Honoring P. Honório

I am working on my first book-length translation, from Portuguese, the only language I have attempted with any real seriousness to translate. I had been away from Brazil for years, and wanted a way to keep up my language skills. What better method than to retreat into the way I primarily learned my first language: by reading?

My husband, a very accomplished translator, suggested the best course might be to find a lost classic, something that had once been translated but needed an update. I chose Graciliano Ramos. In 1941, a national literary poll in Brazil named Graciliano one of that country’s ten greatest novelists, one of only four living authors on the list. He lived in and wrote about Alagoas, a state in Brazil’s northeast, an area known for being poor, dry, maybe even backward, but also known for its idioms, dry humor, sexual playfulness. It’s a place and time he represents with an astonishingly subtle humor and lyricism.  He worked as a government functionary, and, in a story now very well known, attracted the attention of someone at the state level by writing such colorful and compelling accounts of business, development, roads, whatever he was supposed to report, that this person introduced him to someone in publishing.

Graciliano’s books are still very actively read in Brazil; indeed, his reputation seems only to have increased in the sixty years since his death, with all of his books still in print, special issues on anniversaries, and beautiful boxed-sets. Despite this, there is only one extant English translation of each of his four novels. The novels were published in the thirties, the translations date to the seventies, and are not terrible but are in need of updating in various ways and for various reasons. Graciliano’s last novel, Vidas Secas, is his best known. I translated the first chapter, but on publishing it in a journal, I learned that UT Press has the rights to it in English and has no interest in anyone translating it again.

I think that terribly unfair to the book, to any book—all books worth rereading are worth retranslating, and this one is more than worth both. So I spent quite a bit of time unsuccessfully fighting that before I turned to his penultimate novel, São Bernardo, the story of a Thomas-Sutpen-like figure, a man of obscure origins who decides to buy the ranch, São Bernardo, where he once worked as a laborer. I have done a ‘trot’—a quick-and-dirty translation—of the whole thing, and am now in Brazil going through it slowly, rethinking, revising, and identifying questions that I need to ask a Brazilian.

Since it’s my first long work, I’m also giving myself a quick-and-dirty course in the art of translation, reading a memoir by Gregory Rabassa, possibly the best and certainly the best-known of all American translators of Latin-American and Luso-American fiction: If This Be Treason: Translation and Its Dyscontents. I would have thought it would be intimidating to read him, but in fact every chapter has been both instructive and reassuring. Rabassa’s knowledge of the languages and literature he was translating were far better than mine when he began, but I am largely seeking to get closer to Brazil and to its literature.

Rabassa is particularly reassuring for me as an exacting writer translating an exacting writer. He says, “It is a common notion to say that if a work has 10,000 readers it becomes 10,000 books. The translator is only one of these readers and yet… his reading, then, becomes the one reading that is going to spawn 10,000 varieties of the book in the unlikely case that it will sell that many copies… Our translator must know that this is the best he can do in this place and at this time and must still recognize that the work is in a sense unfinished.”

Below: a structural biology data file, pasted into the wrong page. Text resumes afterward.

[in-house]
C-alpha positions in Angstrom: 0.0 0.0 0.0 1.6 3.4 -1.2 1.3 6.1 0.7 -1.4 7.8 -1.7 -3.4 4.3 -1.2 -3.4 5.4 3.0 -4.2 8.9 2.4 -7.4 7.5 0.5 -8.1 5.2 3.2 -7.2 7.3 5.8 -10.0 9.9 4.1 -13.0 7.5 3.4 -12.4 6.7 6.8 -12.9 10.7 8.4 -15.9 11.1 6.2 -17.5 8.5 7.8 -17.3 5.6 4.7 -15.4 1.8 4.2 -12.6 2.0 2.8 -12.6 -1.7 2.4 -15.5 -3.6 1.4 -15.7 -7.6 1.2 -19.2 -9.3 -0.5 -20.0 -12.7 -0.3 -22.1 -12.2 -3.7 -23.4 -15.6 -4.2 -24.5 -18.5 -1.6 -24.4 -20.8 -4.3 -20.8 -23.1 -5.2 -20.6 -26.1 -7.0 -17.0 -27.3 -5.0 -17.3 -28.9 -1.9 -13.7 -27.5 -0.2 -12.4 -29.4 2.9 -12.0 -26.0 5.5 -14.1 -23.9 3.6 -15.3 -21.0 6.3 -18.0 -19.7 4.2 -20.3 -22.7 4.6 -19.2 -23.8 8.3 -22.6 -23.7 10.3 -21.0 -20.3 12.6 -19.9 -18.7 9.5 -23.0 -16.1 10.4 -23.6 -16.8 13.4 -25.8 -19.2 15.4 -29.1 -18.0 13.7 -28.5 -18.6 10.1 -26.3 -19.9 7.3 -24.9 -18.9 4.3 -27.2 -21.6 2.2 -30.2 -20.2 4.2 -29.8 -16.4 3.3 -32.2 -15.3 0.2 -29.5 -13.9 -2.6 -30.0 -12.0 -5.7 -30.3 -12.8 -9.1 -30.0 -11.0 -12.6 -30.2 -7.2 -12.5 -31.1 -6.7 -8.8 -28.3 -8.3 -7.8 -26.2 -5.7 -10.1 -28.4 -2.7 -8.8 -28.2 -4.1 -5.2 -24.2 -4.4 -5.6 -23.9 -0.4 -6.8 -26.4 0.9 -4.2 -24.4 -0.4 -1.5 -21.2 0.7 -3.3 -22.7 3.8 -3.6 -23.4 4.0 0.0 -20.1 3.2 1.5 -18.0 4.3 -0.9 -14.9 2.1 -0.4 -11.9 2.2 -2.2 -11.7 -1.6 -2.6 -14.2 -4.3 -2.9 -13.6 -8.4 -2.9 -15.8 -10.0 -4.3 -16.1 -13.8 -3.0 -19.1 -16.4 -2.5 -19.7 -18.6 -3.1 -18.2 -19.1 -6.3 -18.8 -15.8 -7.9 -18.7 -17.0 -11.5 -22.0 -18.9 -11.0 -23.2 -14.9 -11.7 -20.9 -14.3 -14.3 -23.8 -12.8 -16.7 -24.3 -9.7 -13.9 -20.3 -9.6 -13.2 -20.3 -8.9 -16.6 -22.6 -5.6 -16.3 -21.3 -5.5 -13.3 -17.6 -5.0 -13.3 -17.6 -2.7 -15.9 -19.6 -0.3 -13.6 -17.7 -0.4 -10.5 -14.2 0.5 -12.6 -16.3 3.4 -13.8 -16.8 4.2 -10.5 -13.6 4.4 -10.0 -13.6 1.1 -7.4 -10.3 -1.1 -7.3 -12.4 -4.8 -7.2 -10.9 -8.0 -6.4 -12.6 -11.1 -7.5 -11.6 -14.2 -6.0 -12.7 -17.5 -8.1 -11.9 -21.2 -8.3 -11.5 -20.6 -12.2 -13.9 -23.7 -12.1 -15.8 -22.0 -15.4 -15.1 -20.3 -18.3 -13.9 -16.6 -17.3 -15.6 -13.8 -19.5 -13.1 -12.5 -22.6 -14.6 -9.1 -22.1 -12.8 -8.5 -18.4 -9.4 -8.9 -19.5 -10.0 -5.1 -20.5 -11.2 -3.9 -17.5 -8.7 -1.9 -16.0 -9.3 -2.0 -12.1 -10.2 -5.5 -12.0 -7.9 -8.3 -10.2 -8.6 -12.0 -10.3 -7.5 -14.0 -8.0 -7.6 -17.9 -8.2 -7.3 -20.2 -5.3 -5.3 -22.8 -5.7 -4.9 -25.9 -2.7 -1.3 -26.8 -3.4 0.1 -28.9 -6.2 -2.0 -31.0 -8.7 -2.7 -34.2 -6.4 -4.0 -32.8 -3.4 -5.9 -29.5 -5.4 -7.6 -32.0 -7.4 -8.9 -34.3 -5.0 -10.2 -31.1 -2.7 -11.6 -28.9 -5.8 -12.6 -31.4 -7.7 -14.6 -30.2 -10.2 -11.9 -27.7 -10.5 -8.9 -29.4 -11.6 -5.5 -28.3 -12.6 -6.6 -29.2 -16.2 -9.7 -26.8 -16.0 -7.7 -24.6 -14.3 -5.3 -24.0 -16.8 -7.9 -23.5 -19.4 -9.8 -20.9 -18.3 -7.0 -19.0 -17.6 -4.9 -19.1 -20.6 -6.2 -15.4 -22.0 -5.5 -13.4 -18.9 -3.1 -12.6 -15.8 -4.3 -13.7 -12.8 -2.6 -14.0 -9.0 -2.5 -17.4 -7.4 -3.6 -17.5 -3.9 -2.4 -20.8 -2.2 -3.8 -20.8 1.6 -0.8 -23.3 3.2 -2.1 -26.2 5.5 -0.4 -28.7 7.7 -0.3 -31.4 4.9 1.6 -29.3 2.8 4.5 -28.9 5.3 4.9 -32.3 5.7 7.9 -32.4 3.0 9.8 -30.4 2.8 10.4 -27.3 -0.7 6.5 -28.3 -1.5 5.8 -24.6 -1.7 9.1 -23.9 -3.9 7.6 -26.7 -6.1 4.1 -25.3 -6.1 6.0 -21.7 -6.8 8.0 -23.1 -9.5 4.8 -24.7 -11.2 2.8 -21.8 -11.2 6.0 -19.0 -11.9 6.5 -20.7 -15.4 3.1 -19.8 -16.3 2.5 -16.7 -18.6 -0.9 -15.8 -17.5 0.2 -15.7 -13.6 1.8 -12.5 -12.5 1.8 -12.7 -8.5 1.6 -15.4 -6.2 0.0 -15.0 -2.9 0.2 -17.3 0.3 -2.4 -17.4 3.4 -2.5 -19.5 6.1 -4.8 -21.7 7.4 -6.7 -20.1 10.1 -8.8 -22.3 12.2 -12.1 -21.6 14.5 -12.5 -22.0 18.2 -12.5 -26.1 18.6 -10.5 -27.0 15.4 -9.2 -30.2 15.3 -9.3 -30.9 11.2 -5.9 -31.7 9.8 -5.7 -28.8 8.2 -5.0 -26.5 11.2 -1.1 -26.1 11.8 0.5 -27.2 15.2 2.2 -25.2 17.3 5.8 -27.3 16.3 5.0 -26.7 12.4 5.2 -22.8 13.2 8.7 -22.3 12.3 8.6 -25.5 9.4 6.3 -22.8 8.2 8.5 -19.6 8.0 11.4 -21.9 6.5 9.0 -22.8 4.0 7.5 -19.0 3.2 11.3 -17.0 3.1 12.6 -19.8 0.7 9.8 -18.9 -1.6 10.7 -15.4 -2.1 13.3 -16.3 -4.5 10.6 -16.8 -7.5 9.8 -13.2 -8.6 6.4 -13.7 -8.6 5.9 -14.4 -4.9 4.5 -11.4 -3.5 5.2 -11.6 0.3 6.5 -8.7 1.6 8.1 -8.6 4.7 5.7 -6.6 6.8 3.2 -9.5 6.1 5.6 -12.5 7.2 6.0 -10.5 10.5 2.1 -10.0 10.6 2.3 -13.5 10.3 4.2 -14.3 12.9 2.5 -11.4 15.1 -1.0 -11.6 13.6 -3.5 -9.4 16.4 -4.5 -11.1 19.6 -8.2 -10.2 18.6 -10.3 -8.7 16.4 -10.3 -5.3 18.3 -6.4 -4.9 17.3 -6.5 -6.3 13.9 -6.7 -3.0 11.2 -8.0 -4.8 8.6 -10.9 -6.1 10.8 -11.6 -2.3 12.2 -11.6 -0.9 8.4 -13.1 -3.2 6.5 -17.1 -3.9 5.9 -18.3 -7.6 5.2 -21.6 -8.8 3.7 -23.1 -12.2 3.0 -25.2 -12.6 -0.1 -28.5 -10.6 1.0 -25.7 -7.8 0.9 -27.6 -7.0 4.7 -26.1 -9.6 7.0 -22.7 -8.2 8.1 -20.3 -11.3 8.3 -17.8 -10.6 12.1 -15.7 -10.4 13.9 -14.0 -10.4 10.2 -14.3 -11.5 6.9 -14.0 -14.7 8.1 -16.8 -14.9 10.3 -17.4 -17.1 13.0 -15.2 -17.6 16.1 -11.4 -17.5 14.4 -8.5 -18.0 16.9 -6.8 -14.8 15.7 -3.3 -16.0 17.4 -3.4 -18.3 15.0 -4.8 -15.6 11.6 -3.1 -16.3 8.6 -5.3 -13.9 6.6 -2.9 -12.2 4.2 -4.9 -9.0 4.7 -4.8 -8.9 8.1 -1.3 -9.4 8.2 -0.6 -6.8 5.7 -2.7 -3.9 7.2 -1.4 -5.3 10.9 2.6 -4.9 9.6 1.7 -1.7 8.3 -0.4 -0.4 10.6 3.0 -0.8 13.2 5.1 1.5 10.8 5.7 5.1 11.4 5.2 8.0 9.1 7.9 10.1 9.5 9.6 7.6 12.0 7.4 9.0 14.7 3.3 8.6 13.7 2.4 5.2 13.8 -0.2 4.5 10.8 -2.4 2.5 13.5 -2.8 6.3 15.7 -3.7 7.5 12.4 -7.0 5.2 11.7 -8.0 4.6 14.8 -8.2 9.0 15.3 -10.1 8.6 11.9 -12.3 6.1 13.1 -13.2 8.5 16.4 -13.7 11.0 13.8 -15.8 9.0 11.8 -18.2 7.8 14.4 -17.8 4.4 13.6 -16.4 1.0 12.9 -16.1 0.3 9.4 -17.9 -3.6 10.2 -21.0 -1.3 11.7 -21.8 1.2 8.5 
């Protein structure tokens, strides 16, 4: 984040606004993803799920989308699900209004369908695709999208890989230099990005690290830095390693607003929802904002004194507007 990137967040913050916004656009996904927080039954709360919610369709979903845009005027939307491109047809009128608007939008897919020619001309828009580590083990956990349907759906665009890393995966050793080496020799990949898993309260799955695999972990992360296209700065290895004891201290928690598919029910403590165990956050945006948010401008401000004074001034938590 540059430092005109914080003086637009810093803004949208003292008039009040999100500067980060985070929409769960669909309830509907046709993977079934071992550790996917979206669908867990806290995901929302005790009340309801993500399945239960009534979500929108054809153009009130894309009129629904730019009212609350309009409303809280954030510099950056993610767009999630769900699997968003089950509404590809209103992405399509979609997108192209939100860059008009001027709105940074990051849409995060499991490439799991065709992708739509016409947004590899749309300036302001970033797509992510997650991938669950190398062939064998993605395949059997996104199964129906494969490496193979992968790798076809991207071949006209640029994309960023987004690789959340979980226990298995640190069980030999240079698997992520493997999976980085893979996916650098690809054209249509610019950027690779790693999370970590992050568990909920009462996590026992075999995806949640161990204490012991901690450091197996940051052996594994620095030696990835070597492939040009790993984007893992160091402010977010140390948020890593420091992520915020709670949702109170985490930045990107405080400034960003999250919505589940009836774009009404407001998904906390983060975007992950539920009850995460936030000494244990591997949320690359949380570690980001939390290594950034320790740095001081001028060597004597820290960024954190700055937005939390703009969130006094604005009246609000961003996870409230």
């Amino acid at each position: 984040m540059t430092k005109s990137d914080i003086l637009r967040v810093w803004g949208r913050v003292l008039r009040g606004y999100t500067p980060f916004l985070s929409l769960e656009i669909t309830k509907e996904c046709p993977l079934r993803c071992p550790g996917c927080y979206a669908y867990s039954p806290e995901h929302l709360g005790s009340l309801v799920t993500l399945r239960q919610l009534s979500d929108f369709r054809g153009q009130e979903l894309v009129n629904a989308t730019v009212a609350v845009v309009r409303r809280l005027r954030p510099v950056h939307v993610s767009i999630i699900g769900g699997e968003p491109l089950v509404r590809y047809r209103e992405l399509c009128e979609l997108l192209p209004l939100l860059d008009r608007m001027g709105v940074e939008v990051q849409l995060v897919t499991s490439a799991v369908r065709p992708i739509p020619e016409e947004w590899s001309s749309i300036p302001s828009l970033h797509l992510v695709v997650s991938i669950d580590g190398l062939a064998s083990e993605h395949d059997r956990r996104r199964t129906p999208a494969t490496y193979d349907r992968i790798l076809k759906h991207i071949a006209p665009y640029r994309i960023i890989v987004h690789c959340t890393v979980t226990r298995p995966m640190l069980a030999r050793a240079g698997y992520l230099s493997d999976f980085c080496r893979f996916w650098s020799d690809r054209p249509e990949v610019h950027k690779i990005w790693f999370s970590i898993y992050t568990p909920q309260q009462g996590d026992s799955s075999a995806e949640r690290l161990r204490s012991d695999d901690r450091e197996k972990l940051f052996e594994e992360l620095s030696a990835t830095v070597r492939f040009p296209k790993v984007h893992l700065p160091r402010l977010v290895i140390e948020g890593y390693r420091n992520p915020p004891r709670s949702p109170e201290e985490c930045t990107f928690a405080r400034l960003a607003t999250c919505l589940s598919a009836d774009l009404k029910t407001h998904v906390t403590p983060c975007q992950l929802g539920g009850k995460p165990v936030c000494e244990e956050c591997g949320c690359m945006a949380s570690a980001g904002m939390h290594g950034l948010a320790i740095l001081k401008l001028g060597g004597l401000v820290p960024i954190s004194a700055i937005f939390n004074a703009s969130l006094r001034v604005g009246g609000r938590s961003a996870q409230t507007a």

He further advises that translators must follow their hunches. Even while I am laboring to unearth the multiple possible layers in Graciliano’s muscular, deceptively straightforward (and yet often obscurely idiomatic) prose, I eventually must trust my ear and write the thing the way I think his character would say it.

Because this is the other thing about this book: it’s in first-person. This has been absolutely the oddest and perhaps most rewarding aspect of this whole process: living for months inside the head of a character I didn’t create, and who could not be less like me, hearing his voice, intuiting his reactions. Paulo Honório is a type of thug, but one with honor, as his self-chosen pseudonym implies. It’s only one of the multiple layers of irony that thicken this book, and that I am seeking, by means direct and indirect, in fact, to honor. Is this, perhaps, what actors feel like? I imagine it must be. My husband, when I was feeling insecure, said what Rabassa did, but using the metaphor of a Beethoven sonata: we wouldn’t expect two different musicians to play it the same way. Don’t think of your translation as definitive, he said, think of it as one interpretation, one rendering.

As I go through this very detailed, slow phase of the work, I’m almost too aware of the multiple possible implications of many passages. In the next draft, I’m going to have to let many of them go, though I hope that for whatever is lost, much might be gained—above all, I hope, a new readership for one fresh reading of this deserving novel.




One Response to “Honoring P. Honório”

  1. Van Brock



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